(1) [it] is intended to have wide coverage encompassing a large segment of the regulated or general public, rather than an individual or a narrow select group; (2) [it] is intended to be applied generally and uniformly to all similarly situated persons; (3) [it] is designed to operate only in future cases, that is, prospectively; (4) [it] prescribes a legal standard or directive that is not otherwise expressly provided by or clearly and obviously inferable from the enabling statutory authorization; (5) [it] reflects an administrative policy that (i) was not previously expressed in any official and explicit agency determination, adjudication or rule, or (ii) constitutes a material and significant change from a clear past agency position on the identical subject matter; and (6) [it] reflects a decision on administrative regulatory policy in the nature of the interpretation of law or general policy. [Metromedia, Inc. v. Director, Div. of Taxation, supra, 97 N.J. at 331-332.]

It is obvious from our recitation of these factors that the Commission's policy statement has some of the characteristics of an agency rule. Nevertheless, we do not read our Supreme Court's opinion in Metromedia as requiring a quantitative rather than qualitative analysis of the factors listed. In any event, we cannot fairly say that "all or most of the relevant features of administrative rules are present [in this case] and preponderate in favor of the rule-making process." Id. at 331. This is not a case where the Commission's action "had the *559 effect of amending a regulation which ... [was] previously promulgated." Shapiro v. Albanese, 194 N.J. Super. 418, 429 (App.Div. 1984), or represented "a marked departure from a longstanding policy or practice...." Humane Society of the U.S. v. Guido, 173 N.J. Super. 223, 233 (App.Div. 1980).

In our view, the policy statement was simply a re-affirmation of the certificate of need requirements already enunciated in existing regulations, N.J.A.C. 8:33-1.5(d)(3), and an announcement giving notice and fair warning that the Commission intended to fully enforce the law. Although the directive is for the most part to be applied prospectively, its prescription is inferable from the enabling statutory authorization. N.J.S.A. 26:2H-7. Moreover, it reflects an administrative policy that was previously expressed in N.J.A.C. 8:33-1.5(d)(3) and does not constitute a material and significant change from a clear, past agency position. In the latter context, we emphasize that the Department's past policy "was itself equivocal, was not officially endorsed, and was not definitively settled." Airwork Ser. Div., etc. v. Director, Div. of Taxation, 97 N.J. 290, 301 (1984), cert. den. ___ U.S. ___, 105 S. Ct. 2662, 88 L. Ed. 2d 278 (1985). We have taken great pains to describe the historical context within which the Commission acted. This historical overview clearly discloses that the Commission had no occasion to consider the applicability of the certificate of need requirement to providers of inpatient CT scanning and MRI services until the Department, prompted by changes in federal law, adopted its "rebundling" policy. The Department's failure to vigorously apply N.J.A.C. 8:33-1.5(d)(3) prior to that time does not derogate against the policy ultimately adopted by the Commission. Finally, the policy is intended to apply only to a narrow select group. Although the statement undoubtedly has broad ramifications, it does not encompass a large segment of the regulated public.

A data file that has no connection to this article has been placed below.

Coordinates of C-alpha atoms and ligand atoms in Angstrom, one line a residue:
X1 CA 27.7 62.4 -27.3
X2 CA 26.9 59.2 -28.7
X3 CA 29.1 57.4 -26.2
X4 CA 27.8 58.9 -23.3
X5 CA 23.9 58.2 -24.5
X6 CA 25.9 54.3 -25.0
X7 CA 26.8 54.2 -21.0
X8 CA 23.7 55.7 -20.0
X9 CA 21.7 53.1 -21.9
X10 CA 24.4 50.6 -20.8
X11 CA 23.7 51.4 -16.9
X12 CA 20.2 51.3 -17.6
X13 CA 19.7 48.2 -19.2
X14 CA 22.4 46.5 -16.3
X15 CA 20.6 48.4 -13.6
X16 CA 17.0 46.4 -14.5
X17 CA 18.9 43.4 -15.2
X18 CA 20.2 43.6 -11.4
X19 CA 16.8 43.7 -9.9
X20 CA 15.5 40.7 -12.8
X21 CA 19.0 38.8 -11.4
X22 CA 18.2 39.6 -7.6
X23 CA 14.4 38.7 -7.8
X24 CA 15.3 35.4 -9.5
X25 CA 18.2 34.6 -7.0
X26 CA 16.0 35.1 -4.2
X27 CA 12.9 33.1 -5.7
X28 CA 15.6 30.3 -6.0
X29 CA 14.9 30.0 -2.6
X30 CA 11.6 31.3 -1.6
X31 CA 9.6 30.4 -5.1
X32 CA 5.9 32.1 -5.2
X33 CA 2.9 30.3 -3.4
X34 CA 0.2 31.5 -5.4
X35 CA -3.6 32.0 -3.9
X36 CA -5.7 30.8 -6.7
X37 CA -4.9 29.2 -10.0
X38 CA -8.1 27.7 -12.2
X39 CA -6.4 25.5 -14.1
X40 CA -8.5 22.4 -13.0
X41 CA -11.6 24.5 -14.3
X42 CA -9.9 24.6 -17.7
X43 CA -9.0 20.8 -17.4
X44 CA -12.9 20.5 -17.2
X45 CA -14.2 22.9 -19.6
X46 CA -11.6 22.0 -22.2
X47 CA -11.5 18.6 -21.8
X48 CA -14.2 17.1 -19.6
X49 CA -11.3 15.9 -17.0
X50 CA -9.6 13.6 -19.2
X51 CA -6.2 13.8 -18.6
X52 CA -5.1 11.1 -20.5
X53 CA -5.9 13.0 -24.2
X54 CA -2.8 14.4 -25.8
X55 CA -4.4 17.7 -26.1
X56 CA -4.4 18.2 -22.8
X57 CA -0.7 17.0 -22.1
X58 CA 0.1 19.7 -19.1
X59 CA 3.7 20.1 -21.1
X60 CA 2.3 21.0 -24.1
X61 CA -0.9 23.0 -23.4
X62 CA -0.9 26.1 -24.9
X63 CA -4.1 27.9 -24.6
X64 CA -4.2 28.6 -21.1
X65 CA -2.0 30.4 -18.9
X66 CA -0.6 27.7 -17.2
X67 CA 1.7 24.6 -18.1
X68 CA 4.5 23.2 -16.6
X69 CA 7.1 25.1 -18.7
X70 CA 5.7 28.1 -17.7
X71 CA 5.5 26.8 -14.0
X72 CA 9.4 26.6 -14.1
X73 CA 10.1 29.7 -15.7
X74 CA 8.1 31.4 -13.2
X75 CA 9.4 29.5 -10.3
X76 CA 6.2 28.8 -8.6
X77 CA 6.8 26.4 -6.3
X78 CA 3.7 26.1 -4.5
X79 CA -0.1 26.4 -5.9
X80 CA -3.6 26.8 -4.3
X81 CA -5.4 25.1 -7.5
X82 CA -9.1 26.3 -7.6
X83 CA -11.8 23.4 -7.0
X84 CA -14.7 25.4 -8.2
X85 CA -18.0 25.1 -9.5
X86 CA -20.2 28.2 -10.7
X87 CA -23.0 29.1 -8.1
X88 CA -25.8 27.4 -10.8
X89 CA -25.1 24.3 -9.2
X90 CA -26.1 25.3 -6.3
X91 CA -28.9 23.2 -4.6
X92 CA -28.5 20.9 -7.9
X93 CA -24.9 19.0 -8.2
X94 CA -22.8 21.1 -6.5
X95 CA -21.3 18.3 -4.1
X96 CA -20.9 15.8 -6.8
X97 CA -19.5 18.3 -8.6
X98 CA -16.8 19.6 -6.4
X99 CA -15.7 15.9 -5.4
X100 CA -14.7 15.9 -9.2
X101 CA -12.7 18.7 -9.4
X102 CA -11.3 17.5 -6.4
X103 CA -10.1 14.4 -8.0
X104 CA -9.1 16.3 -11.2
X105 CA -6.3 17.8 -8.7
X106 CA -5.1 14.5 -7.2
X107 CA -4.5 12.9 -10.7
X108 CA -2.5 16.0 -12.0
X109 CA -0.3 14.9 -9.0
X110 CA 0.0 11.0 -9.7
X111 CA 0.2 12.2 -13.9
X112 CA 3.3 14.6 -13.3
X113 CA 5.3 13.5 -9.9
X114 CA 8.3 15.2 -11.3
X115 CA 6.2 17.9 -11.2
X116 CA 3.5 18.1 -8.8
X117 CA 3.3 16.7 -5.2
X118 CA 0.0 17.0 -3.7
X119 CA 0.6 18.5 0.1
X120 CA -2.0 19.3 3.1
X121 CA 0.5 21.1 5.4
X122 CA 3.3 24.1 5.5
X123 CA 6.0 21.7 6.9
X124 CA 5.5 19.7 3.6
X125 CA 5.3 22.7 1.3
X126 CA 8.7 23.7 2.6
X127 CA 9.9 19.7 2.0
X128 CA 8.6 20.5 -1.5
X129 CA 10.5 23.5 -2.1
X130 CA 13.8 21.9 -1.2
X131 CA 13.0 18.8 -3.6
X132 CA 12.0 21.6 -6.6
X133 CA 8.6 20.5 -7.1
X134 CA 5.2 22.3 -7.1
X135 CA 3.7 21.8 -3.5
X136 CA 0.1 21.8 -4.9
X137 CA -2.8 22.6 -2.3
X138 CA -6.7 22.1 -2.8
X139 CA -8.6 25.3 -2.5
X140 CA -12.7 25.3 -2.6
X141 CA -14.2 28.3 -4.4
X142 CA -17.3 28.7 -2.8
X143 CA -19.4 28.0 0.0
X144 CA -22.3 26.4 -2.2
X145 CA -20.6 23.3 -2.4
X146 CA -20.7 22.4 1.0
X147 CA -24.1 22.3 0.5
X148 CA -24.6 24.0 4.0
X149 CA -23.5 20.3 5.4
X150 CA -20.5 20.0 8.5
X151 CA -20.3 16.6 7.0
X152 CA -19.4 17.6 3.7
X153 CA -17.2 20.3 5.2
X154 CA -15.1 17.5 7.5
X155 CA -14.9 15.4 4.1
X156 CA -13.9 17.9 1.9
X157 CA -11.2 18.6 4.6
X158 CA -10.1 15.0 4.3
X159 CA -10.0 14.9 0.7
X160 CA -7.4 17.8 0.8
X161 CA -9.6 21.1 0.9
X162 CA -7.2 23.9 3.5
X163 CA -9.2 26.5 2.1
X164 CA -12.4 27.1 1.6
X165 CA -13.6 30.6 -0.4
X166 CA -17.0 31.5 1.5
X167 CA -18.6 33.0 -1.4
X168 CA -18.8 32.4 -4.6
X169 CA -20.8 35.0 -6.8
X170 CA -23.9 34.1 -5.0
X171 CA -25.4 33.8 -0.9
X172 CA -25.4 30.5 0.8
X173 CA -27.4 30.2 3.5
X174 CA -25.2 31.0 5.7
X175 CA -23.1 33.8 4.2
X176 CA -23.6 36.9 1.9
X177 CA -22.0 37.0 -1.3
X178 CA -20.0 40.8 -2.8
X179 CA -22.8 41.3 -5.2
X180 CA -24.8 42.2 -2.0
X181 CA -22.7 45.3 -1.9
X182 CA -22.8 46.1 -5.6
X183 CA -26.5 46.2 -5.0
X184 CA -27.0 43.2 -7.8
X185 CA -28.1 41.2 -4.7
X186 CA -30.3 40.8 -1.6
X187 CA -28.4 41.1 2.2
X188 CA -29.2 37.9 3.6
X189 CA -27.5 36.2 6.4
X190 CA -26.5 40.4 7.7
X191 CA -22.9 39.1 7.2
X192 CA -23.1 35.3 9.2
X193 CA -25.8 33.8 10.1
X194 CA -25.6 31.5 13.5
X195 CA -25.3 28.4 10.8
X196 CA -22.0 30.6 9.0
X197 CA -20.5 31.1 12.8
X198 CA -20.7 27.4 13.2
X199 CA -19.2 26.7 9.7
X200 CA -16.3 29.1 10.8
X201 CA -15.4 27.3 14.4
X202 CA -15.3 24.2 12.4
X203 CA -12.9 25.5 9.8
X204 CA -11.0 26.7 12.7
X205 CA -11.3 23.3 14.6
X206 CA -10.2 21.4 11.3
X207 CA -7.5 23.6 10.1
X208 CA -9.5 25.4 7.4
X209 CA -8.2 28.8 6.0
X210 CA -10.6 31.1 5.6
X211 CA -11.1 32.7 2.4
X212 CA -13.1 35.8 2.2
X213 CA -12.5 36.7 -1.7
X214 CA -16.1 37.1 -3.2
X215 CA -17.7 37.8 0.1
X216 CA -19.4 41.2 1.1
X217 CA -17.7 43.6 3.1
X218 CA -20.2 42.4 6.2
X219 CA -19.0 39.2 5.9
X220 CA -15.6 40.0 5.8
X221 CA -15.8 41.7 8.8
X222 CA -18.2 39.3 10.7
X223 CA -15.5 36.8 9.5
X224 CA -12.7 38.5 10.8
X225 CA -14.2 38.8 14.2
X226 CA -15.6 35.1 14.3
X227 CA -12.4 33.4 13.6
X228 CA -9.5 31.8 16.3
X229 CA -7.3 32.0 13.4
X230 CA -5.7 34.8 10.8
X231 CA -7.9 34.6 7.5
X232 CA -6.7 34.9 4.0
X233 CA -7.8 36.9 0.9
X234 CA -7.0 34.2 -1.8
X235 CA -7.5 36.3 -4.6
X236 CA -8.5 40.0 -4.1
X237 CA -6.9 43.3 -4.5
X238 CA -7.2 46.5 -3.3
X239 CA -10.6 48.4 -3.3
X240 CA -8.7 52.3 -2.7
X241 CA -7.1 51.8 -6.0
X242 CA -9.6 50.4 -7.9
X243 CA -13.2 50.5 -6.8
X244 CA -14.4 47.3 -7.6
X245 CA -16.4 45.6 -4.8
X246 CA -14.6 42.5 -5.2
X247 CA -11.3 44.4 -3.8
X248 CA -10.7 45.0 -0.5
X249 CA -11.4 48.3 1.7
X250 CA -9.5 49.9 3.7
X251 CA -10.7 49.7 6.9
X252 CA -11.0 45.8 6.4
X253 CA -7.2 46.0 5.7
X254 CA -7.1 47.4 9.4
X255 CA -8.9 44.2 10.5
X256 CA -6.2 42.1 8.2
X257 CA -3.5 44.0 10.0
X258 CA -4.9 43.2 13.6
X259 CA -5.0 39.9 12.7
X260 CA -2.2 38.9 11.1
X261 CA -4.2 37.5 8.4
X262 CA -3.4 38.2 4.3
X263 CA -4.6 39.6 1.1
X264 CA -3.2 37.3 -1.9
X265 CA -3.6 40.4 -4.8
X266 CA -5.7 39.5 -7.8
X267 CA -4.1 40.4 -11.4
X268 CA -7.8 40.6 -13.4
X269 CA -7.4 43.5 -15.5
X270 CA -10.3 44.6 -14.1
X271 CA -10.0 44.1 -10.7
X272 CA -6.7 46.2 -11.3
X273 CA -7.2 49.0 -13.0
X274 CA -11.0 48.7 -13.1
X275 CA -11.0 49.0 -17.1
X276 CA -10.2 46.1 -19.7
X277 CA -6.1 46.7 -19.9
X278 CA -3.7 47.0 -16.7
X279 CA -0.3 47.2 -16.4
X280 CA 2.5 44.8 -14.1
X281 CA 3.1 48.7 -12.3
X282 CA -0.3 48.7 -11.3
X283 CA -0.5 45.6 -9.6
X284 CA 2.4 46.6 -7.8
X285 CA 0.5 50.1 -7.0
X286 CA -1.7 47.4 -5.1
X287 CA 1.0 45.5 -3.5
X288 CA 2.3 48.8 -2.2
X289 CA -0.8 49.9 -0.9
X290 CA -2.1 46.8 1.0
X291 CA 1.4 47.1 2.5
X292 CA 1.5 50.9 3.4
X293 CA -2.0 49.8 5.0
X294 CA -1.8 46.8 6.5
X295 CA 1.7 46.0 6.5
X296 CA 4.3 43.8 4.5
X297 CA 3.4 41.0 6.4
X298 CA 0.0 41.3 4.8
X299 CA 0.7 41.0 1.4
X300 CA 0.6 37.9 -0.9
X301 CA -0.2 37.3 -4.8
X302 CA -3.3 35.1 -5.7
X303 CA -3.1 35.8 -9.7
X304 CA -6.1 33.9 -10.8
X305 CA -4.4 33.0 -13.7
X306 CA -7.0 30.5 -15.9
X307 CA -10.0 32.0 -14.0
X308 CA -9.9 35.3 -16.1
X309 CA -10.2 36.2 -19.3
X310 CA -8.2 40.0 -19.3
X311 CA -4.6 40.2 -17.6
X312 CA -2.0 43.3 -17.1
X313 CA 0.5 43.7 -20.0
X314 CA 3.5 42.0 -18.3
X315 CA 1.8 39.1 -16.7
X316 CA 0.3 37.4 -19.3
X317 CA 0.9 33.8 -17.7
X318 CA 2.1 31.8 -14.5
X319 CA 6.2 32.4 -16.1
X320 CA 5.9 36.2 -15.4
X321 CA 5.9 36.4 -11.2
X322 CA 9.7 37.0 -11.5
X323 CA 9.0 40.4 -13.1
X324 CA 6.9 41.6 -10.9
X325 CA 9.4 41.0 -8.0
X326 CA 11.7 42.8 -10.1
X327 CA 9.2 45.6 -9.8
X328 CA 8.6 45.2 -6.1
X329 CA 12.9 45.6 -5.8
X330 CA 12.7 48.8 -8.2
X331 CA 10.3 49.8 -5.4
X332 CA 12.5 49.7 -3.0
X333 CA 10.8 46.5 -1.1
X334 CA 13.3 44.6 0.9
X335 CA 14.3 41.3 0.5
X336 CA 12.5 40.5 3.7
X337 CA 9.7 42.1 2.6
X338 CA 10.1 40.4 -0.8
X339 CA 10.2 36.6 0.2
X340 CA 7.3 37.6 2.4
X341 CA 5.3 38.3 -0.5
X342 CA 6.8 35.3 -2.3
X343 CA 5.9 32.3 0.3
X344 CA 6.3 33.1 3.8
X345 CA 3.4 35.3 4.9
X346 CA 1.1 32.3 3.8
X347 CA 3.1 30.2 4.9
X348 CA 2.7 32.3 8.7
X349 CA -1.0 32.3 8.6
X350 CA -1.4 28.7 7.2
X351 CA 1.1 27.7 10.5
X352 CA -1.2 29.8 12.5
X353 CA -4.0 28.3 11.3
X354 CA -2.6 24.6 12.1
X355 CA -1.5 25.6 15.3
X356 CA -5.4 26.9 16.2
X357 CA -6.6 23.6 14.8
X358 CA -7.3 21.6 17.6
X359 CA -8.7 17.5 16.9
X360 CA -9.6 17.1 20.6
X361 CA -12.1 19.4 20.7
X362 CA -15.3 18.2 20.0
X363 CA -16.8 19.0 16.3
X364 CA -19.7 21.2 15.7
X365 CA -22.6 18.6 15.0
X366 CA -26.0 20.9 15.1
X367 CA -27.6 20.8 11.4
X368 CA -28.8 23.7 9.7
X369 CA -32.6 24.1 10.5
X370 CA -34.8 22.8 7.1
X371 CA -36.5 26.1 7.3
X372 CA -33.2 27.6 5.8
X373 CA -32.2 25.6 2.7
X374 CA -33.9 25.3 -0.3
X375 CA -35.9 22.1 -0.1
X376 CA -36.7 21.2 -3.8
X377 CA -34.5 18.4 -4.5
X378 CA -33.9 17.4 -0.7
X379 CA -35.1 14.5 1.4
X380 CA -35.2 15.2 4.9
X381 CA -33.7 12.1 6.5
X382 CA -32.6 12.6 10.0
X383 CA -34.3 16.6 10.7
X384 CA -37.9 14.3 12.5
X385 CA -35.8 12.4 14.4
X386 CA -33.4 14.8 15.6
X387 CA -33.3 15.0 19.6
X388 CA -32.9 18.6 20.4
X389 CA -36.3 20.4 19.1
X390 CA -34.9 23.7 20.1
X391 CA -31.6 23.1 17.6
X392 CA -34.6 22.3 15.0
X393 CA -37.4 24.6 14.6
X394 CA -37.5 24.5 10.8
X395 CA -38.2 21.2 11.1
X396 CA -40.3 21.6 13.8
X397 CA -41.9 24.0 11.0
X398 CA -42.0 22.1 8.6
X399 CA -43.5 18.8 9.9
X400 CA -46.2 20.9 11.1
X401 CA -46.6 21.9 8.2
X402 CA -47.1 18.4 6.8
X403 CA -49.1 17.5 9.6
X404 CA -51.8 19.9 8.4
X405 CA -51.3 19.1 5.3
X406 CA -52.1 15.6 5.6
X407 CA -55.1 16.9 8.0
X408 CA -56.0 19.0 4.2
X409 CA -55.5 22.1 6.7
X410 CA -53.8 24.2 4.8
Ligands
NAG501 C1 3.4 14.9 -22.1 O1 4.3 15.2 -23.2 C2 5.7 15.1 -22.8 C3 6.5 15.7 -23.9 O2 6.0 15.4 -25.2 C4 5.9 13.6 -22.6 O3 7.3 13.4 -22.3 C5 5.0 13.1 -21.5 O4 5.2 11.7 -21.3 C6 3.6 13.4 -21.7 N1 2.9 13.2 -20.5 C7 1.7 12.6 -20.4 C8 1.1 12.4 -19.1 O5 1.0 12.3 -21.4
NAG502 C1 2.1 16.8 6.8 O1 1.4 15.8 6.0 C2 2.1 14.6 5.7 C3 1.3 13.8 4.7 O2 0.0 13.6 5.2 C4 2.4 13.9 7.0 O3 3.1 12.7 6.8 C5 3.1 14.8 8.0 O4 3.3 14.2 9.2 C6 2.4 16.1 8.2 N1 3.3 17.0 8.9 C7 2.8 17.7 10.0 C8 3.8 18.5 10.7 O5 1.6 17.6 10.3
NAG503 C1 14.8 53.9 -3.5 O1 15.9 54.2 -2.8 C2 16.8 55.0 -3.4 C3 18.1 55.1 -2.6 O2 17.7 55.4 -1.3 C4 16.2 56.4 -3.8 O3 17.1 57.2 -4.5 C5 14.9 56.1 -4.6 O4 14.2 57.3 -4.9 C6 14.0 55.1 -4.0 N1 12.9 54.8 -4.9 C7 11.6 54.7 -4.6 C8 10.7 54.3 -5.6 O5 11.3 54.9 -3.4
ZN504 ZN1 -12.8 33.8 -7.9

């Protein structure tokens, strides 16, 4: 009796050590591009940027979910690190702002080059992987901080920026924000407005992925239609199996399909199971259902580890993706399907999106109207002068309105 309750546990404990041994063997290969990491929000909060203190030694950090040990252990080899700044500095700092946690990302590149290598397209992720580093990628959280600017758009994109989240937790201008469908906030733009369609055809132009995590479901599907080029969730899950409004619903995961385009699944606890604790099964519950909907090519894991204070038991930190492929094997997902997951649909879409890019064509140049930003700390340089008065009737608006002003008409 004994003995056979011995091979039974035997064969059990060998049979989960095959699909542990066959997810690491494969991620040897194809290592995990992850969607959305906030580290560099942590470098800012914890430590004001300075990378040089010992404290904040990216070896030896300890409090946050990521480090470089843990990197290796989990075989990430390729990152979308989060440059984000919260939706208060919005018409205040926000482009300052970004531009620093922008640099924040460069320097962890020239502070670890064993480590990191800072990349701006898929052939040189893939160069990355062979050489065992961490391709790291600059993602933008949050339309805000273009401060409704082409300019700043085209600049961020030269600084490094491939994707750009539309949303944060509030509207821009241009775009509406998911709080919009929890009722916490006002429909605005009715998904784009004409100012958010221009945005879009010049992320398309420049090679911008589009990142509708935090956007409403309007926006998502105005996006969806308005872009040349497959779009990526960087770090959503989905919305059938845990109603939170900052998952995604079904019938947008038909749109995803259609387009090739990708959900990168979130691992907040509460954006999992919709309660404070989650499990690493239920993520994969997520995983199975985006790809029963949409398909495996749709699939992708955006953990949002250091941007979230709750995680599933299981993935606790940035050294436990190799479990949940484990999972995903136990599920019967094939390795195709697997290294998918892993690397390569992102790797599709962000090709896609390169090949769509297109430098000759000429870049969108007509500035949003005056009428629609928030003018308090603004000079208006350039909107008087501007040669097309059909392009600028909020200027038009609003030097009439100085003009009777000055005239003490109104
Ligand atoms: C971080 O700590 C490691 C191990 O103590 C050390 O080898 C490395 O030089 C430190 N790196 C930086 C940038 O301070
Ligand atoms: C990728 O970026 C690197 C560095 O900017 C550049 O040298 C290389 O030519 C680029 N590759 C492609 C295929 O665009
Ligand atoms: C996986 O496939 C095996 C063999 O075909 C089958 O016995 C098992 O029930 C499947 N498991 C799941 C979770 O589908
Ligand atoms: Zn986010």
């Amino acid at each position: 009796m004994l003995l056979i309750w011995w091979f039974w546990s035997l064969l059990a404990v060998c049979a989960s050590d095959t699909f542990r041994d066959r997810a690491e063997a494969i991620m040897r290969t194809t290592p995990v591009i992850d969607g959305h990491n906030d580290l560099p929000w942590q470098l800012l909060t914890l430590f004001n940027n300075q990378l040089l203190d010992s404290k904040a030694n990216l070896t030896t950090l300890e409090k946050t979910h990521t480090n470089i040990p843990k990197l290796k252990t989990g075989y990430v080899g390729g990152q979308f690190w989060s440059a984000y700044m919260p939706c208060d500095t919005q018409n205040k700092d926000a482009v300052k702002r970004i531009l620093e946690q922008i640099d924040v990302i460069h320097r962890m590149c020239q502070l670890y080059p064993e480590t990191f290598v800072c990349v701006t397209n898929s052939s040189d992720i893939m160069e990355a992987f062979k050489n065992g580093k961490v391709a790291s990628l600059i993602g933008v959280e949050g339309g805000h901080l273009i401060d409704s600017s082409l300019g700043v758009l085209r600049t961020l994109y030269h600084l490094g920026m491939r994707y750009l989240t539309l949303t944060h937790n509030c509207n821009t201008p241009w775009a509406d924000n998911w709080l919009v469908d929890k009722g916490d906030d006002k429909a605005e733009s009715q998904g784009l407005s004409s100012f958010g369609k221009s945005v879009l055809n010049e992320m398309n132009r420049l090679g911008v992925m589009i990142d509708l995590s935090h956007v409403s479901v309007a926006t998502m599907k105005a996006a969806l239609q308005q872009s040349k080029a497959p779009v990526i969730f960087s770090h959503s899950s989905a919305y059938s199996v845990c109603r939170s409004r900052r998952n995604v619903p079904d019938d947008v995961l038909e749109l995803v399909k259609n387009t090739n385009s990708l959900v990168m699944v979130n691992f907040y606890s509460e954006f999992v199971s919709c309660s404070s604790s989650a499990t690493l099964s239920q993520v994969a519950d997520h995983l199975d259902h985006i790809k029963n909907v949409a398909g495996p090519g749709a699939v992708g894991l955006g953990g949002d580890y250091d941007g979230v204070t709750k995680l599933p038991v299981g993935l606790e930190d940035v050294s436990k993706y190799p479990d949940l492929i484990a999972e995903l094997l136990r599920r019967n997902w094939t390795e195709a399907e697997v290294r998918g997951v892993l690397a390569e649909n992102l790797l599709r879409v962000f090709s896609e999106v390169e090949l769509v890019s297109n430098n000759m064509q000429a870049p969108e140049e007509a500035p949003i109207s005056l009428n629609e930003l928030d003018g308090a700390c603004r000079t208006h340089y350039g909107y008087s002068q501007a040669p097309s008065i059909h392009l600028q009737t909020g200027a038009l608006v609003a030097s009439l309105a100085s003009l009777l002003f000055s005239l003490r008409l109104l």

In reaching our conclusion, we are not unmindful of the important public policies advanced by the safeguards established *560 under the Administrative Procedure Act. Nevertheless, we also recognize that administrative agencies must possess the ability to be flexible and responsive to changing conditions. Texter v. Human Services Dept., supra, 88 N.J. at 385 (1982). This flexibility "includes the ability to select those procedures most appropriate to enable the agency to implement legislative policy." Ibid. Toward that end, "courts and commentators have encouraged hybrid agency proceedings as a way of producing more reasoned agency decisions, especially in complex and controversial policy areas." Ibid. While this discretion is not unlimited, we must defer to the choice made so long as the selection is responsive to the purpose and function of the agency. Id. at 385-386. We perceive no justifiable basis to disturb the agency's determination here. N.J. Sch. Bds. Ass'n v. State Health Ben. Comm'n, 183 N.J. Super. 215 (App.Div. 1981); Equitable Life Mort. v. N.J. Div. of Taxation, 151 N.J. Super. 232 (App.Div. 1977).